It seems that nearly every city (and some countries) offer some type of “explorer” pass—a pass you purchase that allows entry into a specific set of sites and attractions over a set number of days. Some passes even include local public transportation. Our debate on whether or not to purchase a city pass is always based upon:
- which of our “must see” sites (and transportation costs) are covered by the pass AND
- the cost differential between the pass and the sum of the entry fees for our must see sites.
If we purchase a pass, we then enter into a personal quest to squeeze every ounce of value from it. The planner in me takes over to try and figure out how we can cover the most number of “now free” sights and thus obtain the most cost savings.
To date, we have elected to purchase a city pass in Oslo and a country pass in Scotland. Both met our criteria and seemed like a sound investment. However, we chose to forego the pass in Stockholm for the simple fact that we did not think we could recoup our investment.
We learned about the Scotland Explorer Pass a few days into our trip and after evaluating the cost benefit, we decided to purchase the seven day pass (valid for any seven days within a two week period). At each site, they stamp your passport with a custom designed stamp. This provided additional incentive to see how many stamps we could collect and how much money could we save.
Within the seven days, we visited a total of 17 sites—castles, abbeys, cathedrals and forts—all covered by the pass. Unfortunately, we did not learn about the pass until a few days into our trip, so we didn’t use it for the pricey entrance to the Edinburgh Castle. Grr! Had we paid for admission to each site, we would have spent about two and a half times more than what we paid for the pass. I am oozing with satisfaction at our savings, but it would have been even more if we would have purchased prior to our visit to the Edinburgh Castle.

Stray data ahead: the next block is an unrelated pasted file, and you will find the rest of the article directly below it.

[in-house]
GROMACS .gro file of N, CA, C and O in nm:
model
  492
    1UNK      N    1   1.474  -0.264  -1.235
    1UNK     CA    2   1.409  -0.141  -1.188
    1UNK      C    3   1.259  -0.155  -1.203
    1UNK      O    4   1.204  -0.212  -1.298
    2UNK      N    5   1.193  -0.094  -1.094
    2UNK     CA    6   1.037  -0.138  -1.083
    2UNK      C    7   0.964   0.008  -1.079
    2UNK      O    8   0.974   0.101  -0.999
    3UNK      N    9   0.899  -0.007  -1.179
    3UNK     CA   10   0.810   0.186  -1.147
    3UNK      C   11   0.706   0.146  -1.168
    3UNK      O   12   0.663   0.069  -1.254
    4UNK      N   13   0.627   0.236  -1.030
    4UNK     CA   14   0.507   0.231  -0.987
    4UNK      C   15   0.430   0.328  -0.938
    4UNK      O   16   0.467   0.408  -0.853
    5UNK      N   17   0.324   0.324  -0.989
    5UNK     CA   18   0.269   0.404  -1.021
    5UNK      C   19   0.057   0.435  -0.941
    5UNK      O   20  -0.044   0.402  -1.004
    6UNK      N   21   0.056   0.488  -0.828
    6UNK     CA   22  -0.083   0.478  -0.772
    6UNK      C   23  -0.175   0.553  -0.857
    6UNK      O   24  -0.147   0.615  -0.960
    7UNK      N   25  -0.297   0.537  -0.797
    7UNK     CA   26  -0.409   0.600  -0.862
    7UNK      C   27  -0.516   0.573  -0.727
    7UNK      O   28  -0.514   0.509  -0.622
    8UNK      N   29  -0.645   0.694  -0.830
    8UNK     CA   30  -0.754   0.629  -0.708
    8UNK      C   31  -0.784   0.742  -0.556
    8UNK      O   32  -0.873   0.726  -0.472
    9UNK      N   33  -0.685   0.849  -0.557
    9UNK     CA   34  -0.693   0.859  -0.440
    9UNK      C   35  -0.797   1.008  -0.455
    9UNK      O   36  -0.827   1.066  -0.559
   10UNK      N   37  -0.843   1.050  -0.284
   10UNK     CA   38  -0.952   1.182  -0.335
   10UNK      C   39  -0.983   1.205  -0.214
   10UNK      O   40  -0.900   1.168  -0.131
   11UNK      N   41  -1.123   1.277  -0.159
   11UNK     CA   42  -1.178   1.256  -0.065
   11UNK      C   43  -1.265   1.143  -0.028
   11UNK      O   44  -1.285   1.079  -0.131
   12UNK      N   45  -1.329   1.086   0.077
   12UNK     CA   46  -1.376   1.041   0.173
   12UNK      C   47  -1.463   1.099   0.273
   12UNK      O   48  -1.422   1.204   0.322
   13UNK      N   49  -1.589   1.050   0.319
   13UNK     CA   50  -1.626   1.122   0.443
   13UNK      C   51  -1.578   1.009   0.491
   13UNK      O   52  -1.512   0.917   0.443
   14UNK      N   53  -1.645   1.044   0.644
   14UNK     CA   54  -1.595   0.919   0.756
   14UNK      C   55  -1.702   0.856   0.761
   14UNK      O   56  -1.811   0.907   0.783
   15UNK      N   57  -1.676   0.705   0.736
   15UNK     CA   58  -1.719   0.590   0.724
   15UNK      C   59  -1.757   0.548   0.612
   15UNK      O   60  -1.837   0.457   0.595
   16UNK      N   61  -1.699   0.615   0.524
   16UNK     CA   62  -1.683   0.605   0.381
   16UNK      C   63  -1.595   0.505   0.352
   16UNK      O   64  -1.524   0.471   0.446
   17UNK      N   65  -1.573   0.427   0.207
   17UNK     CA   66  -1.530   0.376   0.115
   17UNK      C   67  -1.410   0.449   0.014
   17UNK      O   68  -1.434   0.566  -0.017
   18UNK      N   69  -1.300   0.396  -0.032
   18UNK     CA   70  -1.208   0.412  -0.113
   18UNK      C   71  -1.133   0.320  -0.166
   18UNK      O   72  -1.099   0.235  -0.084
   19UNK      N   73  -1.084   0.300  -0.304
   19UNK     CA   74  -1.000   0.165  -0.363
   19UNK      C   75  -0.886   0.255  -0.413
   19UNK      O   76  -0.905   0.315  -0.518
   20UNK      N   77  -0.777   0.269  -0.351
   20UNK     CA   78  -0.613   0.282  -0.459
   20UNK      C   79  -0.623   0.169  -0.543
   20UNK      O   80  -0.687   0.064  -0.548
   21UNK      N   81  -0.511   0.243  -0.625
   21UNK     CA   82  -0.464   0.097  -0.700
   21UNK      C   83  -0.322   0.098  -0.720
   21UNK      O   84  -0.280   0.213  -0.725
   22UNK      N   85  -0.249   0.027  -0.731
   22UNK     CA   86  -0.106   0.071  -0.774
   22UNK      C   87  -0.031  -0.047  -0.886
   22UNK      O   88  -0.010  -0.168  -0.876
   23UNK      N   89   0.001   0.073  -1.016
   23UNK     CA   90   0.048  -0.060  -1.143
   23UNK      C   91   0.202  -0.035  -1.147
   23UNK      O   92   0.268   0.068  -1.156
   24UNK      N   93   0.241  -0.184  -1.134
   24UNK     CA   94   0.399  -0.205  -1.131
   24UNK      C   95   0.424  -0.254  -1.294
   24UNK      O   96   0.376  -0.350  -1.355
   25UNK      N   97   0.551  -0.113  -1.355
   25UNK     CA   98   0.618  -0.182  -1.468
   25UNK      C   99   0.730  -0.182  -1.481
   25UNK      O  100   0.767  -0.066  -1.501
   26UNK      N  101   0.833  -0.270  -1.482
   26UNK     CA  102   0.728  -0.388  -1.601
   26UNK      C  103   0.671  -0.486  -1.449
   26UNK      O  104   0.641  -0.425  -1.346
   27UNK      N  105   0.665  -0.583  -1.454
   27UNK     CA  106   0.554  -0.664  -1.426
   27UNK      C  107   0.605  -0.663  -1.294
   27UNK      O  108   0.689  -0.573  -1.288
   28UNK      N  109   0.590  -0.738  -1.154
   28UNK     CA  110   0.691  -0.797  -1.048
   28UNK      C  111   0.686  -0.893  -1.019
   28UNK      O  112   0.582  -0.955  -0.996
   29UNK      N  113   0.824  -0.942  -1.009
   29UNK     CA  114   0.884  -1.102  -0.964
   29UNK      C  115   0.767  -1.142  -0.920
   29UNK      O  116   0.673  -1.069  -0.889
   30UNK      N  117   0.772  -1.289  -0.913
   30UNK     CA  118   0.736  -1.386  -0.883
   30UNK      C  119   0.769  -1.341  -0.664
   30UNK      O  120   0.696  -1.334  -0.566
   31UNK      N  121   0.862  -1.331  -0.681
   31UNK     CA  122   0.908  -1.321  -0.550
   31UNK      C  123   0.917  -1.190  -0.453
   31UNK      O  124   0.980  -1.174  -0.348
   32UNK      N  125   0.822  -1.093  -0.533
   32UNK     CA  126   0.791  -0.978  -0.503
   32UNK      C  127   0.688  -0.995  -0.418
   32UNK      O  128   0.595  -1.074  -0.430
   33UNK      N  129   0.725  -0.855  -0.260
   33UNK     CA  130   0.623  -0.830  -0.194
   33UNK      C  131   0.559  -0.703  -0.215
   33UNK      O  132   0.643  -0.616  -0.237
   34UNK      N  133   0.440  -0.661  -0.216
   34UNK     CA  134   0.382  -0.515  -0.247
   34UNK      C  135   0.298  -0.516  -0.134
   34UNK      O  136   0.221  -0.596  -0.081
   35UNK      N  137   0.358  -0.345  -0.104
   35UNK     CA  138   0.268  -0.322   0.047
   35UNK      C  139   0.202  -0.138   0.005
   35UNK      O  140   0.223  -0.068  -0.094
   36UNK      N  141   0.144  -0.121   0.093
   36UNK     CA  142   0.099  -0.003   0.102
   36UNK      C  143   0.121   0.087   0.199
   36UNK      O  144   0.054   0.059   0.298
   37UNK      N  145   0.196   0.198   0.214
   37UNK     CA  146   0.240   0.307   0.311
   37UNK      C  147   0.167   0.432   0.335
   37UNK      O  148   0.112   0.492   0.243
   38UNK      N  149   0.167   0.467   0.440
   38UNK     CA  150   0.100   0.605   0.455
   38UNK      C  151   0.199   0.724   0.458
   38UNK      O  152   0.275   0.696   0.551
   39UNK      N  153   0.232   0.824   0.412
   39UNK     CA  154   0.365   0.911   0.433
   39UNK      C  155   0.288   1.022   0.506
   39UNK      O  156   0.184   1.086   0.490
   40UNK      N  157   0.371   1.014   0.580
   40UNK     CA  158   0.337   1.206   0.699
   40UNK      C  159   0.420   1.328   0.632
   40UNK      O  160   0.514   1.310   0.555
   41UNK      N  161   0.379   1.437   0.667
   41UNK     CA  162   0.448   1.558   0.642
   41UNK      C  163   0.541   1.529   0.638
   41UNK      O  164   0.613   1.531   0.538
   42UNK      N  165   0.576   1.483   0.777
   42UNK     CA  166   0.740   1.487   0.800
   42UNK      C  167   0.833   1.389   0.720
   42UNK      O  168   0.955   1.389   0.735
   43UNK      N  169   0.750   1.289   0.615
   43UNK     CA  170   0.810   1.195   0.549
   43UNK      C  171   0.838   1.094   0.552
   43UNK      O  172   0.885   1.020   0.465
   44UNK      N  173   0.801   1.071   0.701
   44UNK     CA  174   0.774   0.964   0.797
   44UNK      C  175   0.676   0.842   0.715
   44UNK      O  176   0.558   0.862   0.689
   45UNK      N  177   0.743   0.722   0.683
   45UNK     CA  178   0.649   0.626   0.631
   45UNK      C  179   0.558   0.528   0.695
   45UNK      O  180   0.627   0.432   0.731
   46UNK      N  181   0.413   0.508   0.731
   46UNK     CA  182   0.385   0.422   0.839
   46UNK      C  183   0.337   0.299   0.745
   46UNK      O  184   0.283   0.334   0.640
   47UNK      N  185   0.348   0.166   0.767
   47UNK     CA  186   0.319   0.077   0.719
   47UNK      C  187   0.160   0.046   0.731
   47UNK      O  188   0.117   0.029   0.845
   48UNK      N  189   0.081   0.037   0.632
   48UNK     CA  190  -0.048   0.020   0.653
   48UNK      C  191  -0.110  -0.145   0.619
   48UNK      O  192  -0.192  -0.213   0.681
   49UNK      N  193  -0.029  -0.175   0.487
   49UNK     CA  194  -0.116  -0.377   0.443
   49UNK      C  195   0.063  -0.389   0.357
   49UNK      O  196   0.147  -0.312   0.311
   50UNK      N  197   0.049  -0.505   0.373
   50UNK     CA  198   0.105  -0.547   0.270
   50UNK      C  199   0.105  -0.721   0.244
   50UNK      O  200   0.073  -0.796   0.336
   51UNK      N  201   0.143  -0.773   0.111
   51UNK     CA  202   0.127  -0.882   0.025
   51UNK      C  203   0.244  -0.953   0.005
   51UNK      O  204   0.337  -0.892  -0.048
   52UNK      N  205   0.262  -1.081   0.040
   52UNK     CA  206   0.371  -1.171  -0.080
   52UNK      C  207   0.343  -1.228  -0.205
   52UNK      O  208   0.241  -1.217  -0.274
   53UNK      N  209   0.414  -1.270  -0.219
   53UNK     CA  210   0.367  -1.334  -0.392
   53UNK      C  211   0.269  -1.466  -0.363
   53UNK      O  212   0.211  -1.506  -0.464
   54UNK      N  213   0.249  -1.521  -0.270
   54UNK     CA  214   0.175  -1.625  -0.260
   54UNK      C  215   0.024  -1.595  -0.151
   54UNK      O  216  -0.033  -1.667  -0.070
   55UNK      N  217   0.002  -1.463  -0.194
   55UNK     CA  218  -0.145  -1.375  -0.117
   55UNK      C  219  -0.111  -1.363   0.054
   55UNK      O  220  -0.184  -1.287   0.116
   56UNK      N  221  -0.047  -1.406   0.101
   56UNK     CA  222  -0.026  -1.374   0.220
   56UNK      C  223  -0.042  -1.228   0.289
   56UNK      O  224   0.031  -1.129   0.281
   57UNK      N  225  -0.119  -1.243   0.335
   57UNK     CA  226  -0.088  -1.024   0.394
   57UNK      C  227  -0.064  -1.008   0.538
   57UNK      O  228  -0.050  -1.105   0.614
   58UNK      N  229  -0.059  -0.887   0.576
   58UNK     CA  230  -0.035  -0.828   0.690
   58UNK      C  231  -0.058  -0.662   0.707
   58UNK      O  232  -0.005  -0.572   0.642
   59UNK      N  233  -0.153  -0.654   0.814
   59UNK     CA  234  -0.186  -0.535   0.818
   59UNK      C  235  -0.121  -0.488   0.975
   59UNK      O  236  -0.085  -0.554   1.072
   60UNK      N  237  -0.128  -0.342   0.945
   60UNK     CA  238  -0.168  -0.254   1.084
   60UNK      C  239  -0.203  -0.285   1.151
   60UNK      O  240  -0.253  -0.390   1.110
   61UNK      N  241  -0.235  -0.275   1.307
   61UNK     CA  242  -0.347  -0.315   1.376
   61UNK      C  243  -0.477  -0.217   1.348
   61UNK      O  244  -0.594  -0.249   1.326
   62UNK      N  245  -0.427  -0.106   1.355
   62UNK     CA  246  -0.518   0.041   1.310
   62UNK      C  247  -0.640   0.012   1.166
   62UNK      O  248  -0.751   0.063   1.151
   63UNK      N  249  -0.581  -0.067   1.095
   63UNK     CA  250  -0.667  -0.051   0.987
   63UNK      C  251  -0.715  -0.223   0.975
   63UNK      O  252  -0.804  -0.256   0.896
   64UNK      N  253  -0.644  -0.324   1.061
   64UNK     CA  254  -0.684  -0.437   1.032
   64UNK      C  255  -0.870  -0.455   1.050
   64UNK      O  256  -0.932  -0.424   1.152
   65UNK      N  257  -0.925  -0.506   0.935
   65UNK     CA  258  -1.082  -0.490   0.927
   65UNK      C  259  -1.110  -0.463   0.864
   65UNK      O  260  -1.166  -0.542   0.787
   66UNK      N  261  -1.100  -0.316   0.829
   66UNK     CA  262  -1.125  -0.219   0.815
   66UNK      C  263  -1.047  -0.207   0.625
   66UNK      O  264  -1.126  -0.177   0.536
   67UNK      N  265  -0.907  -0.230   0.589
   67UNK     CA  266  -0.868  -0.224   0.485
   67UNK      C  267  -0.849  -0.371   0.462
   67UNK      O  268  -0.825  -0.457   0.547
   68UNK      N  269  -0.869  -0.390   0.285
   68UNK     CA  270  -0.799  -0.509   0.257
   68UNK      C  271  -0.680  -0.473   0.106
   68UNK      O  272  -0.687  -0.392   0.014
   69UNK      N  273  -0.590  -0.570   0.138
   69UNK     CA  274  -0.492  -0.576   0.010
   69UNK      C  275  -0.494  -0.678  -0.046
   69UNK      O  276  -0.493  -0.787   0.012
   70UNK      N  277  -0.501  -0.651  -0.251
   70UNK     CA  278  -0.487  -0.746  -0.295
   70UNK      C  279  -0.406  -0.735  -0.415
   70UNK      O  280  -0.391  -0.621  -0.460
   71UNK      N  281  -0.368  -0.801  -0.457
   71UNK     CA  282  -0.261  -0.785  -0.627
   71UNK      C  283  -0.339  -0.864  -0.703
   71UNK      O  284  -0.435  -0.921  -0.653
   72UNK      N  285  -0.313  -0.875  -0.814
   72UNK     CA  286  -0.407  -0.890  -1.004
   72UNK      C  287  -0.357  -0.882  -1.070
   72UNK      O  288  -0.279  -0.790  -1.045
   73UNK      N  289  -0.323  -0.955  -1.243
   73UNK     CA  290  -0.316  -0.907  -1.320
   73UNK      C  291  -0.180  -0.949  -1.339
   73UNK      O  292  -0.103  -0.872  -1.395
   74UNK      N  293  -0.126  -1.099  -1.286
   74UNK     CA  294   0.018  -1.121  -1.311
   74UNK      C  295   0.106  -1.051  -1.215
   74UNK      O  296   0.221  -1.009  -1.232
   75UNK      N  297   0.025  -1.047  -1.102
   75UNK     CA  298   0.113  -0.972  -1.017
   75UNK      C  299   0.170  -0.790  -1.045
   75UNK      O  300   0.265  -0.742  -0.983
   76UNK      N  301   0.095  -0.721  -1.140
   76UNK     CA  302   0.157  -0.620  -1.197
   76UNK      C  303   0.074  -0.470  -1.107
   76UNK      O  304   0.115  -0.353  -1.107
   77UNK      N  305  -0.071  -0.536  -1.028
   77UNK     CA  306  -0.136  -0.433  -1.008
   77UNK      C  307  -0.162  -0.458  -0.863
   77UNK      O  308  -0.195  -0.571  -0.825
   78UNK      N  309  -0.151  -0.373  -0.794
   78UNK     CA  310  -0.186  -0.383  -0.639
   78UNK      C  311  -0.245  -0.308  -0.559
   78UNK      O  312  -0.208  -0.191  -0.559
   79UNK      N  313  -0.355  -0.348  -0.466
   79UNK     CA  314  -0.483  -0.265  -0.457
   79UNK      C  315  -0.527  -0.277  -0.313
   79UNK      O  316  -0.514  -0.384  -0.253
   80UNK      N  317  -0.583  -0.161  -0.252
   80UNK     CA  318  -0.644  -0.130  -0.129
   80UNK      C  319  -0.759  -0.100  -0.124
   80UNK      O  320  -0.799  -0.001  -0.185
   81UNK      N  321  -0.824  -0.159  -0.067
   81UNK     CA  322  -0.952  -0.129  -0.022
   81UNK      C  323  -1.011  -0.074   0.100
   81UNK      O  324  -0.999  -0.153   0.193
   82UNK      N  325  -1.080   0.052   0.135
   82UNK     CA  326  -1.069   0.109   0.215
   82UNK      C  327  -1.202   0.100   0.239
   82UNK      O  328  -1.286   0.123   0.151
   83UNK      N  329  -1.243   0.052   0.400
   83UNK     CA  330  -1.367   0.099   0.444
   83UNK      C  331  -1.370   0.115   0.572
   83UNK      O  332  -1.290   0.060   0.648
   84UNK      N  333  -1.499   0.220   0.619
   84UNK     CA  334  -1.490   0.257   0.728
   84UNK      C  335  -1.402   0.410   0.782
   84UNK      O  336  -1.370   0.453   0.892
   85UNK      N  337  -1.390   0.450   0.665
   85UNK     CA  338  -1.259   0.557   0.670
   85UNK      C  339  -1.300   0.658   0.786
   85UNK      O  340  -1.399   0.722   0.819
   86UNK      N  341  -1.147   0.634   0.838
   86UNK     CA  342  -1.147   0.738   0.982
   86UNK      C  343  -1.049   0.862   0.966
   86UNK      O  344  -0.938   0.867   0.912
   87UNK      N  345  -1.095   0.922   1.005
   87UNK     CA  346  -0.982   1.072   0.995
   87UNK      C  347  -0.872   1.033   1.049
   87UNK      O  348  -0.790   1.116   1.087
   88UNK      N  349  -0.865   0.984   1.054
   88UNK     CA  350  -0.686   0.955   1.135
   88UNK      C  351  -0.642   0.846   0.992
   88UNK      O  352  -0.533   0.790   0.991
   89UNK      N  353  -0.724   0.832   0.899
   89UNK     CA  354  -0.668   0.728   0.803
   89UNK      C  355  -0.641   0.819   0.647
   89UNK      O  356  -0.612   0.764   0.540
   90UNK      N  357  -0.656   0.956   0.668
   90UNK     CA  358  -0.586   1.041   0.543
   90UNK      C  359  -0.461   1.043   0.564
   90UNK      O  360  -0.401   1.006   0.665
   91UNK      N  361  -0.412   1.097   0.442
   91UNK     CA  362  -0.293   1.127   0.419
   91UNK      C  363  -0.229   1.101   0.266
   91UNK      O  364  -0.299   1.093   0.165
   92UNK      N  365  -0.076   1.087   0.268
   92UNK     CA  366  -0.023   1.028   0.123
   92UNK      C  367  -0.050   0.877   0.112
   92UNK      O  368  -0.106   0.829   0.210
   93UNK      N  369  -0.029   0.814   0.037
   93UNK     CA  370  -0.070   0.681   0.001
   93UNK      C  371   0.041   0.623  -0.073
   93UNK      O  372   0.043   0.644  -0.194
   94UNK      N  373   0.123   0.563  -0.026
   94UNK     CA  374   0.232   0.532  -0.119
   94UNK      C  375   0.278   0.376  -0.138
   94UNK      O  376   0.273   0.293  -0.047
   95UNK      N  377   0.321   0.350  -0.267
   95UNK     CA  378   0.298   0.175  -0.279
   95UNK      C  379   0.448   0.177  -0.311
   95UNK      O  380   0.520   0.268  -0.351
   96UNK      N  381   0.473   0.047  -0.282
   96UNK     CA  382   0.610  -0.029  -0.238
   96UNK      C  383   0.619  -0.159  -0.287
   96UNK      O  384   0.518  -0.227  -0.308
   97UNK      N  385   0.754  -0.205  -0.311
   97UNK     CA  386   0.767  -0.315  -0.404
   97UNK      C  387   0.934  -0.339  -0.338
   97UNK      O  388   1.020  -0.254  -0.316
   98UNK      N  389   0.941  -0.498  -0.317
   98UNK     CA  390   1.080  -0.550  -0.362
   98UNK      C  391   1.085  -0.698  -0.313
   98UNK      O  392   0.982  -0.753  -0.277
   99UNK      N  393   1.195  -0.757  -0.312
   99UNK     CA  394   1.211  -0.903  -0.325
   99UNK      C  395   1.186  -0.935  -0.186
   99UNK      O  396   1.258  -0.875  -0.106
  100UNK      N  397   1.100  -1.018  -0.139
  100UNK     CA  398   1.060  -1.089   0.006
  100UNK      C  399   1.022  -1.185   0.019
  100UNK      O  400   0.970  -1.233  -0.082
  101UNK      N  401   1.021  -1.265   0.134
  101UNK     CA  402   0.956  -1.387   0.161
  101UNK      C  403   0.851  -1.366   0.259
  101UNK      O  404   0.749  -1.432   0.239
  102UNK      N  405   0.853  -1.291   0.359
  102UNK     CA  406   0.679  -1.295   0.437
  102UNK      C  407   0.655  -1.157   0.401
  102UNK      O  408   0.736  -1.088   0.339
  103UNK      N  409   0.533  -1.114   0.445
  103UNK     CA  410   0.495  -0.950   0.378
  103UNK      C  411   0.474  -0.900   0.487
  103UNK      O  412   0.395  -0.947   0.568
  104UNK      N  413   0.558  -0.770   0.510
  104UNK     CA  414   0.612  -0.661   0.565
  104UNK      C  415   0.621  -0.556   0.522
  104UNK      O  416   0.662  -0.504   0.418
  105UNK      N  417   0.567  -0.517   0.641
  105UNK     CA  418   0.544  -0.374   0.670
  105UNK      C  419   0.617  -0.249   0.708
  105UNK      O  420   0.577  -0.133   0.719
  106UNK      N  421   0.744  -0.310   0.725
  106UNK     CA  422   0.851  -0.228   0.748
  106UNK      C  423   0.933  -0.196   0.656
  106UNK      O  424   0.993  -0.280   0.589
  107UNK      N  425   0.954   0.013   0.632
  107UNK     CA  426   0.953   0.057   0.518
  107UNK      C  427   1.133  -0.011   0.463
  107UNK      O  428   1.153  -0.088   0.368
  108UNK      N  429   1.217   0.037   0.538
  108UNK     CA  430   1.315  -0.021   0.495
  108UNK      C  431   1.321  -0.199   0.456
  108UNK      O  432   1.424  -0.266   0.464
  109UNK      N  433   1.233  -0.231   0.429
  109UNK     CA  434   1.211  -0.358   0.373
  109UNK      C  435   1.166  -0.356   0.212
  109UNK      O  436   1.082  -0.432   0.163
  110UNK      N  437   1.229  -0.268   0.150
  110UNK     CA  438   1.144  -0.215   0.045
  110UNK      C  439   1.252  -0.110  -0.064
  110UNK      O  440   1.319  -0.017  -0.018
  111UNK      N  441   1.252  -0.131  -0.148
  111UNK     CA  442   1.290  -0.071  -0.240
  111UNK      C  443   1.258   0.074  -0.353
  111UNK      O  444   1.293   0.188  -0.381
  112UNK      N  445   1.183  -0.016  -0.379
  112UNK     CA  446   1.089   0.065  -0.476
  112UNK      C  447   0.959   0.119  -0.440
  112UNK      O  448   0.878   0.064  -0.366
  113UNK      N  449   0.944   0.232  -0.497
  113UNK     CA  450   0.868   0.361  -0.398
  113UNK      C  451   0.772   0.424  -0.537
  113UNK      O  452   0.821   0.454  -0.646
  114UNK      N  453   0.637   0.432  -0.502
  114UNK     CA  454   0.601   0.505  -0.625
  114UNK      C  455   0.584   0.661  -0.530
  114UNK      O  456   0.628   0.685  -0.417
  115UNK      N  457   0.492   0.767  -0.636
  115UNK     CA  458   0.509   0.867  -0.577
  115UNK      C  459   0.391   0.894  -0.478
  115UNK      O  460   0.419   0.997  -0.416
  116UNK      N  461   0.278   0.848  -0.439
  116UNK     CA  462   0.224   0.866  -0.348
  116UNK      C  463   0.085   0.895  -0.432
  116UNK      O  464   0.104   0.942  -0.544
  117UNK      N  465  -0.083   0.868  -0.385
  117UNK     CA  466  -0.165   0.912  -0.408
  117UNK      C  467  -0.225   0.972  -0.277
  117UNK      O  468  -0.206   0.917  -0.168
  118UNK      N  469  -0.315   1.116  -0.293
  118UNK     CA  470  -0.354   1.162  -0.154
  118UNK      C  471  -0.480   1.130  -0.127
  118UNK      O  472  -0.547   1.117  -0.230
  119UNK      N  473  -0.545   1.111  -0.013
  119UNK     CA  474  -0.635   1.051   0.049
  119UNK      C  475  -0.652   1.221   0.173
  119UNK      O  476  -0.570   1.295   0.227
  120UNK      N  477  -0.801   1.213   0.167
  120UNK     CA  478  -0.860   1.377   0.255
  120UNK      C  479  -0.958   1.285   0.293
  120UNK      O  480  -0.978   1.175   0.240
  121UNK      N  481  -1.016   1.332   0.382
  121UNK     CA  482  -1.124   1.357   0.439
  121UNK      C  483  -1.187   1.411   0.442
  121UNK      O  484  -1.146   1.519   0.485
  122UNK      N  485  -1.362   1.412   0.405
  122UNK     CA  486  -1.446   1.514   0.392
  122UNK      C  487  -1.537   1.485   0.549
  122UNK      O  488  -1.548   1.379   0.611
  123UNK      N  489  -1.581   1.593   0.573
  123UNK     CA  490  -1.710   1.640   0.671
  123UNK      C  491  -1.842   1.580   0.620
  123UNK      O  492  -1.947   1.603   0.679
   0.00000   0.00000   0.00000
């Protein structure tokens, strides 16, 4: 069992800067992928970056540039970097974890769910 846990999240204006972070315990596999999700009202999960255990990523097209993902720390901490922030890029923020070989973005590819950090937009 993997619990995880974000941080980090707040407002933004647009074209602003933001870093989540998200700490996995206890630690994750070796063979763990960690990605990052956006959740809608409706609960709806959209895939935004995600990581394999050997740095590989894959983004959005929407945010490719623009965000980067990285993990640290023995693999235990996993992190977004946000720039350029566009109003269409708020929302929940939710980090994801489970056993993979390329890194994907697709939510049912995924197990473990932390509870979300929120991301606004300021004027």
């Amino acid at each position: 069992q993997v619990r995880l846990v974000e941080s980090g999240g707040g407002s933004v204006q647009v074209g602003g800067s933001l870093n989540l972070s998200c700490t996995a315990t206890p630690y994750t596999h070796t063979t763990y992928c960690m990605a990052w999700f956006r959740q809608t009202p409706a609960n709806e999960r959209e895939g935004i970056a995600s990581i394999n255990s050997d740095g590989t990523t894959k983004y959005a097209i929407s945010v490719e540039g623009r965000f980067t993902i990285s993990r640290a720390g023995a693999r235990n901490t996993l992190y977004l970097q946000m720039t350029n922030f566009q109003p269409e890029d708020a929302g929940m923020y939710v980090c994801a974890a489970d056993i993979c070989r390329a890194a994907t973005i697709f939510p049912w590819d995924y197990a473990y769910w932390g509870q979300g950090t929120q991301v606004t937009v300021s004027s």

In both Oslo and Scotland we were happy with our purchase. Not only did we believe that it was a good value, but we also found a few other benefits.
Shortcut To An Itinerary
Most passes come with some sort of brochure. We found that this literature includes descriptions of all sites and a map. We utilized this as a “shortcut” to help us define an itinerary and create an outline of routing to maximize our time. I am sure we may have missed some other fantastic sites that were not covered by the pass in these places, but c’est la vie.
Uncover Hidden Gems
We never would have taken the time (or money) to visit many of the sites had the entrance not been included with the pass. Some were gems and others were duds but we feel like we got to see a lot of history and intersecting story lines that we would have skipped otherwise. There were some fantastic and worthwhile sites off the beaten path and the pass is a great way to discover them.
There are many occasions where we have elected to visit a location just because it is free and in the vicinity of other sites. And believe me there have been some, that were not aligned with our interests, and thus not a good use of our time and money. We have found that if we are not interested in a particular location that we can also skip out and not feel guilty!
For us, it has definitely been worth a little research to see if a city (or country) has a pass available and whether or not it might be a good fit for our travel plans. As we learned in Scotland, it is good to know the options in advance, especially if trying to get the biggest bang for your buck!